Motion Control

Products are nearly always manufactured using machines, either operated by humans or computer numerically controlled (CNC). Machines are used to cut, shape, assemble and join materials. The quality of machined parts is dependent on how well the tool that is doing the cutting, shaping, assembling or joining is controlled and also how well the material that is being machined is controlled.

One common way of controlling the way that parts of a machine move is by using long screws called lead screws.

A lead screw is held in a fixed position on a machine but it can be rotated. As the lead screw is rotated, it moves the part of the machine that is attached to it.

A machine tool may have three or more lead screws moving various parts of the machine along slide ways, e.g.

  • one lead screw would move a top slide forward and backward along the Y axis
  • another lead screw would move a cross slide left and right along the X axis
  • a third screw would move the sliding table assembly along a vertical slide way up and down along the Z axis.

X, Y and Z axes

Lead screw  

The diagram above left illustrates a lead screw that is made to rotate but the nut is prevented from rotating. When the lead screw rotates and the nut is prevented from rotating, the nut travels along the lead screw.  When the nut is attached to a carriage or machine table, the carriage or machine table is moved when the screw is rotated. This is the principle used to move the milling machine table illustrated below and the lathe carriage illustrated above.

Motion control on a milling machine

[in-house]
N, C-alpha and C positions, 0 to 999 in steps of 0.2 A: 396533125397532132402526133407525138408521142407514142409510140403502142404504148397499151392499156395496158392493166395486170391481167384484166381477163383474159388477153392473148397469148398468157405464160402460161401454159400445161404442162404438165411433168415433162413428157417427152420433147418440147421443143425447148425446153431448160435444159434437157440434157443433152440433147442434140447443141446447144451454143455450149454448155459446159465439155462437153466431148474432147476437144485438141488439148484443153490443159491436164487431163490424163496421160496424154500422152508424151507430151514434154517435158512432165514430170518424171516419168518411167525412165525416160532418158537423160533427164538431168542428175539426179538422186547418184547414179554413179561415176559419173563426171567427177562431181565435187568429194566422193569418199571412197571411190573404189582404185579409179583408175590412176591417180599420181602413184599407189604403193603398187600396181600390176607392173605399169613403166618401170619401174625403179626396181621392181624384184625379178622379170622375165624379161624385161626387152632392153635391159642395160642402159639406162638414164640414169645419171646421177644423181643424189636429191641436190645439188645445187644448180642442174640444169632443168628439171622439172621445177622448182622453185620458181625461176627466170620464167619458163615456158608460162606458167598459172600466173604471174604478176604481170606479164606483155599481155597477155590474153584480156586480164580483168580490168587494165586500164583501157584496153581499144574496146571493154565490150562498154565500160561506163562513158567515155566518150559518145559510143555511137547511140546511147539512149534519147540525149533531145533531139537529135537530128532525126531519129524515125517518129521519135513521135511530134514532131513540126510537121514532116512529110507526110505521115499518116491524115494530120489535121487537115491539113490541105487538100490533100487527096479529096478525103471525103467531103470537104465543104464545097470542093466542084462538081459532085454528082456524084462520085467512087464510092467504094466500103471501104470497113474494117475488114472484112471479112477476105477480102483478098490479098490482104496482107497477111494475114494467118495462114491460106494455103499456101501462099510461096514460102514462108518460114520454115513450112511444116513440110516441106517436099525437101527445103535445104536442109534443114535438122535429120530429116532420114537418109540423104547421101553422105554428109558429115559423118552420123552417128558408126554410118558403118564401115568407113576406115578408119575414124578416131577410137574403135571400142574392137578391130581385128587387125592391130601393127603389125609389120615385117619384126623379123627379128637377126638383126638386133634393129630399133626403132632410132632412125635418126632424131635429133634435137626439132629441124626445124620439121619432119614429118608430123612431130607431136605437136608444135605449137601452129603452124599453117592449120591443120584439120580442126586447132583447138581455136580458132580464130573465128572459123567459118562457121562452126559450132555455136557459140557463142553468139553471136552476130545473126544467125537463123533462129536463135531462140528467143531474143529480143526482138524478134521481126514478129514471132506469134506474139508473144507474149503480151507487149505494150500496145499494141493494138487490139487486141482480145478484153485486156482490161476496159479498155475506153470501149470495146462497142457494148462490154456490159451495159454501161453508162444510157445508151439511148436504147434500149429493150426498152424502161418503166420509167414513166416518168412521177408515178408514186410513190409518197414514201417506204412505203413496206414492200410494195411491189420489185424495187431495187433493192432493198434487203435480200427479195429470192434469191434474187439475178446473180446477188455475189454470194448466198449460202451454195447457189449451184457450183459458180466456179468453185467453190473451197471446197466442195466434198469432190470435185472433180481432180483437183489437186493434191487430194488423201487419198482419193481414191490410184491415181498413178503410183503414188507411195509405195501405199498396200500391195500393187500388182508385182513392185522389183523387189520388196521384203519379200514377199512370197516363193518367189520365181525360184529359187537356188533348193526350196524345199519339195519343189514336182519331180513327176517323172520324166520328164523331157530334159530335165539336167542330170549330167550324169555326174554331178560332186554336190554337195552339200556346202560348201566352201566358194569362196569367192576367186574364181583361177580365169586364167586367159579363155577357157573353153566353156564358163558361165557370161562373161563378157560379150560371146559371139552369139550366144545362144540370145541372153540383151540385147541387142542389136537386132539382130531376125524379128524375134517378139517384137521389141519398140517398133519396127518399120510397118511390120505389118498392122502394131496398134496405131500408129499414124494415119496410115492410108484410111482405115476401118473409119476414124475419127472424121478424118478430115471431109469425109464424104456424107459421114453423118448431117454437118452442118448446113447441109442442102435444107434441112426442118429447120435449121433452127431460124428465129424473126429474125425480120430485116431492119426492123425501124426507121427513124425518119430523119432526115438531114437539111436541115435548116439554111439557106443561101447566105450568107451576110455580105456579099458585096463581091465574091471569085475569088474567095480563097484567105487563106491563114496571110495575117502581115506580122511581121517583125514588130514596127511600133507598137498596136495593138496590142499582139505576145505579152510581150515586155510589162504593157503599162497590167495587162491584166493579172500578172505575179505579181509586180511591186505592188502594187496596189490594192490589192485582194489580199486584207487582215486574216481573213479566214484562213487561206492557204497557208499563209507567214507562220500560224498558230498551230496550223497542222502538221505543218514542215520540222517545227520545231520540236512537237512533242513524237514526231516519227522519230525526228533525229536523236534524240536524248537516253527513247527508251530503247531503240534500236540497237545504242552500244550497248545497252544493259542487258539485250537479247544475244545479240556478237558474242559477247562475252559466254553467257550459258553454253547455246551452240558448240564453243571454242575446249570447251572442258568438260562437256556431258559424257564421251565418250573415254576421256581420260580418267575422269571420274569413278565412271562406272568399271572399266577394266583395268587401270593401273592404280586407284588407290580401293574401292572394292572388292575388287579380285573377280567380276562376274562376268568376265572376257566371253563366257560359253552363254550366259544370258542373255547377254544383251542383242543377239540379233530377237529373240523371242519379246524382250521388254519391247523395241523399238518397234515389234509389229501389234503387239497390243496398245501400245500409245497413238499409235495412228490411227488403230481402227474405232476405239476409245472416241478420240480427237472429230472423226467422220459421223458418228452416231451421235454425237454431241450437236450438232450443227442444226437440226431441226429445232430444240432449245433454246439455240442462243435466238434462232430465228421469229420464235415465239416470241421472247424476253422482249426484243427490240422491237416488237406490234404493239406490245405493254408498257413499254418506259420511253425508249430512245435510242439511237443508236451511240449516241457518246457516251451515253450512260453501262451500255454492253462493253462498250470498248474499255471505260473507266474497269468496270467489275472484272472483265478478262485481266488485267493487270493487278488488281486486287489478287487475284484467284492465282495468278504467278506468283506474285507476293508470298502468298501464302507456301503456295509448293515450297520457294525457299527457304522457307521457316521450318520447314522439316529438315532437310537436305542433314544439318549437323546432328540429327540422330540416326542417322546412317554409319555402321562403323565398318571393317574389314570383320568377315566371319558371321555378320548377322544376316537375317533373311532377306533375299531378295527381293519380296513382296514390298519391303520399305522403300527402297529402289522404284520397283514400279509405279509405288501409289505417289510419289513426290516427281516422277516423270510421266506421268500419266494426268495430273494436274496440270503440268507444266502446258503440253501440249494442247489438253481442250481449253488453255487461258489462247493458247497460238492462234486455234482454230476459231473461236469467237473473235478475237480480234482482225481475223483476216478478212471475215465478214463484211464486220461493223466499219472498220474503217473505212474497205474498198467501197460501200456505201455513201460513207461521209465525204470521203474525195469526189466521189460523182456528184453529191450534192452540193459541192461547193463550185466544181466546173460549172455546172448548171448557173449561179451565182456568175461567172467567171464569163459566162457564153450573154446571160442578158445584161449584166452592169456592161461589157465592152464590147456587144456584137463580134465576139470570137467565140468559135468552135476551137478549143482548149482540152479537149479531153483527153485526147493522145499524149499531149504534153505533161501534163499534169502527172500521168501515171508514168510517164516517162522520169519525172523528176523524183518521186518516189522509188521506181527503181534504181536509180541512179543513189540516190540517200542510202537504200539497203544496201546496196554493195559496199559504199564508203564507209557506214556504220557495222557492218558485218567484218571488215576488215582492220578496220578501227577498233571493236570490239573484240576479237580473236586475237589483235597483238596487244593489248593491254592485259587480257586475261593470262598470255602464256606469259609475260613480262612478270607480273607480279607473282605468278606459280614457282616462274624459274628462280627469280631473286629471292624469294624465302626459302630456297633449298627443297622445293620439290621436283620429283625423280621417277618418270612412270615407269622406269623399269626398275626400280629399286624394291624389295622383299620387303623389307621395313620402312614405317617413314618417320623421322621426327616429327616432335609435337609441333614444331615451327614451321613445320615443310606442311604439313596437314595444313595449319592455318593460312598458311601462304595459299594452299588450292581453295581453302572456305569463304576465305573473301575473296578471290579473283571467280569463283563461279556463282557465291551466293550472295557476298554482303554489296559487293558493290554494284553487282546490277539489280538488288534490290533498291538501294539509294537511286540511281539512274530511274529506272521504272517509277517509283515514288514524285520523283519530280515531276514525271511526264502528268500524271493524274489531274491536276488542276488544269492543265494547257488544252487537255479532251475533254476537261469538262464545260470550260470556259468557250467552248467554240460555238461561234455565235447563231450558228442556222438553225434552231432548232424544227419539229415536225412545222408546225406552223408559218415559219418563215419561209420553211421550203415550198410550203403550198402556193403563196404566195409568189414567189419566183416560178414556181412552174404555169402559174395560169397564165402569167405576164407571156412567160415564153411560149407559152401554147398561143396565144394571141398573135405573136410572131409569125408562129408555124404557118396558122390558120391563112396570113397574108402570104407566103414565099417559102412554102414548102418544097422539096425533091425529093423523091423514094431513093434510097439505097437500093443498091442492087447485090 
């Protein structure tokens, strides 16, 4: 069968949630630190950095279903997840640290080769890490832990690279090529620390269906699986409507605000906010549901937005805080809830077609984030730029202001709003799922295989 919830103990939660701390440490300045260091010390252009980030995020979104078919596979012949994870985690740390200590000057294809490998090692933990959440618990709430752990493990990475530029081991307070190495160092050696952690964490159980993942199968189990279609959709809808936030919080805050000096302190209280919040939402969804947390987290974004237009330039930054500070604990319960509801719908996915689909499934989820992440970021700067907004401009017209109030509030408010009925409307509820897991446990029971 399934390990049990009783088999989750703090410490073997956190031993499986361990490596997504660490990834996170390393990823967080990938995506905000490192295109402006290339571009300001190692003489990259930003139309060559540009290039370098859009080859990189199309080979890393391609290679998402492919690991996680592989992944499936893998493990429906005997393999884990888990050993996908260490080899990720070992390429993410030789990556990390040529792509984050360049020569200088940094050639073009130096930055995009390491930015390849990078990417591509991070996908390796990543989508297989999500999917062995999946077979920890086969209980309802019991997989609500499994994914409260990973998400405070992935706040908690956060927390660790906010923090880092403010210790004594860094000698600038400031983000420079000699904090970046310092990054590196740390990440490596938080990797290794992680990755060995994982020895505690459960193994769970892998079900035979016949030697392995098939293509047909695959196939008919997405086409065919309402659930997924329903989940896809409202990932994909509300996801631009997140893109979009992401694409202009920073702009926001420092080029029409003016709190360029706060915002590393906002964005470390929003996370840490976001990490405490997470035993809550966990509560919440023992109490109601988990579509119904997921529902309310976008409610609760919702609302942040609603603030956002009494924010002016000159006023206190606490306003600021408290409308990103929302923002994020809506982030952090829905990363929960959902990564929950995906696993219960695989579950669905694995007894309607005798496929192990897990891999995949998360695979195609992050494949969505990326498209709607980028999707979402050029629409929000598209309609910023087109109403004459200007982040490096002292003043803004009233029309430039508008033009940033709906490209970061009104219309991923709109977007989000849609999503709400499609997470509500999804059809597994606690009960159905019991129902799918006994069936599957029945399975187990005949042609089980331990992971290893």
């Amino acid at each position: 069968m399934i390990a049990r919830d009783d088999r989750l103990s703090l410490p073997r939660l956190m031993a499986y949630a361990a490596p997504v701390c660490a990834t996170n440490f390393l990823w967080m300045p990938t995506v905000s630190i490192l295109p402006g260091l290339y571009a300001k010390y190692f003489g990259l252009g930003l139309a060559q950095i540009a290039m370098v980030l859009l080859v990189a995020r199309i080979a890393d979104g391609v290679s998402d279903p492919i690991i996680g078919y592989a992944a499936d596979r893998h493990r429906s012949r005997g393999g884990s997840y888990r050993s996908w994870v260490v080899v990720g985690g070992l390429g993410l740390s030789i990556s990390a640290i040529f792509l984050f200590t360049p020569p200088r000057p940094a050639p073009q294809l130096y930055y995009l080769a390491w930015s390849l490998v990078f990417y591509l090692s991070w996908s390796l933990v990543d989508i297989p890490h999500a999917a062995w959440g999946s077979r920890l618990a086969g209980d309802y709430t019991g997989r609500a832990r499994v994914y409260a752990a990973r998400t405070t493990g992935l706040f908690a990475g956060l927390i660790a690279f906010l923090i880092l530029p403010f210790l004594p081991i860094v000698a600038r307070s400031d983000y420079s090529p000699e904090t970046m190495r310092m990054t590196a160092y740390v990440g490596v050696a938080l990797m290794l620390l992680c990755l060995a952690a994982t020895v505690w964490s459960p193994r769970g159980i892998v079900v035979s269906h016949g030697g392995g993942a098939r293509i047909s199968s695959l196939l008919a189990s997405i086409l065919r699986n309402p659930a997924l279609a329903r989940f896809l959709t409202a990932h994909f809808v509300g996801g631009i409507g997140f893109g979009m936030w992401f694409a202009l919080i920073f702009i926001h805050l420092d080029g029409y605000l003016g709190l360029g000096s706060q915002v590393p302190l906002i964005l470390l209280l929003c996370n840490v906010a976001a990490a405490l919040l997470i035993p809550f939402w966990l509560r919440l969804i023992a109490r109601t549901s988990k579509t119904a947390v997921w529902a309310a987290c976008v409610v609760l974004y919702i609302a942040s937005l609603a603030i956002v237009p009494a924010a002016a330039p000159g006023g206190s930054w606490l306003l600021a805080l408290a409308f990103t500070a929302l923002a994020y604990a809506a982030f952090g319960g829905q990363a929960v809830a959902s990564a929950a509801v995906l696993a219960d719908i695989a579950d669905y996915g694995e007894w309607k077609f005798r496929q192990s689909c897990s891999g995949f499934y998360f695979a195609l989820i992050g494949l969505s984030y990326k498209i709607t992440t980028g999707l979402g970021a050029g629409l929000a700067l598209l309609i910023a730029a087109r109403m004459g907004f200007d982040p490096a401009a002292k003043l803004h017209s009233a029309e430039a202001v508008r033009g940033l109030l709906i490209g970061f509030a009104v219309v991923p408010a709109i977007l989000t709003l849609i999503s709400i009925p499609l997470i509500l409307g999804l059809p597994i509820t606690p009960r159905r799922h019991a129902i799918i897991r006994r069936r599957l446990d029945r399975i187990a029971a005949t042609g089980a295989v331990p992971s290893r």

Hand wheels are used to turn the lead screws that control the movement and position of the top slide and cross slide on manually operated milling machines. On computer numerically controlled (CNC) milling machines, the hand wheels are replaced by servo motors. The servo motors are connected to lead screws that move the machine table through the X, Y and Z axes.


Backlash is the axial movement between a screw and nut.  The movement is caused by the gap between the screw threads of the screw and nut.  


Backlash may not be important when the screw is used for clamping but when used for controlling the movement of machine parts, backlash is a very important consideration. This is because any backlash between the screw and the part of the machine that the screw is controlling will lead to inconsistent movements of that part.

Lead screw split nut

One way that backlash may be eliminated is by using a split nut that can be closed tightly around a lead screw. The "V" form of the screw thread closes gaps between the threads of the screw and nut. Method 1 above illustrates how a split nut is used to reduce backlash on a lathe lead screw. This type of split nut is also used to engage and disengage the lead screw on a lathe.

The diagram below illustrates one type of anti backlash nut.  This design consists of two nuts with a spring between them that forces the nuts apart and against opposite faces of the lead screw thread.  This prevents movement forwards and backwards.

Anti-backlash nut


The diagram below illustrates another type of anti backlash nut.  This design consists of two nuts that are bolted together with a special spacer between them. The bolt holds the two nuts against the opposite flanks of the lead screw and the spacer prevents the two nuts from being over tightened and seizing on the screw. 

Anti-backlash nut with spacer


Click here to view the PDF version of this screws resource; it includes a description of screws, cutting screw threads, common thread forms, motion control, ball screws and roller screws. Screws PDF Screws PDF
Copyright Laszlo Lipot.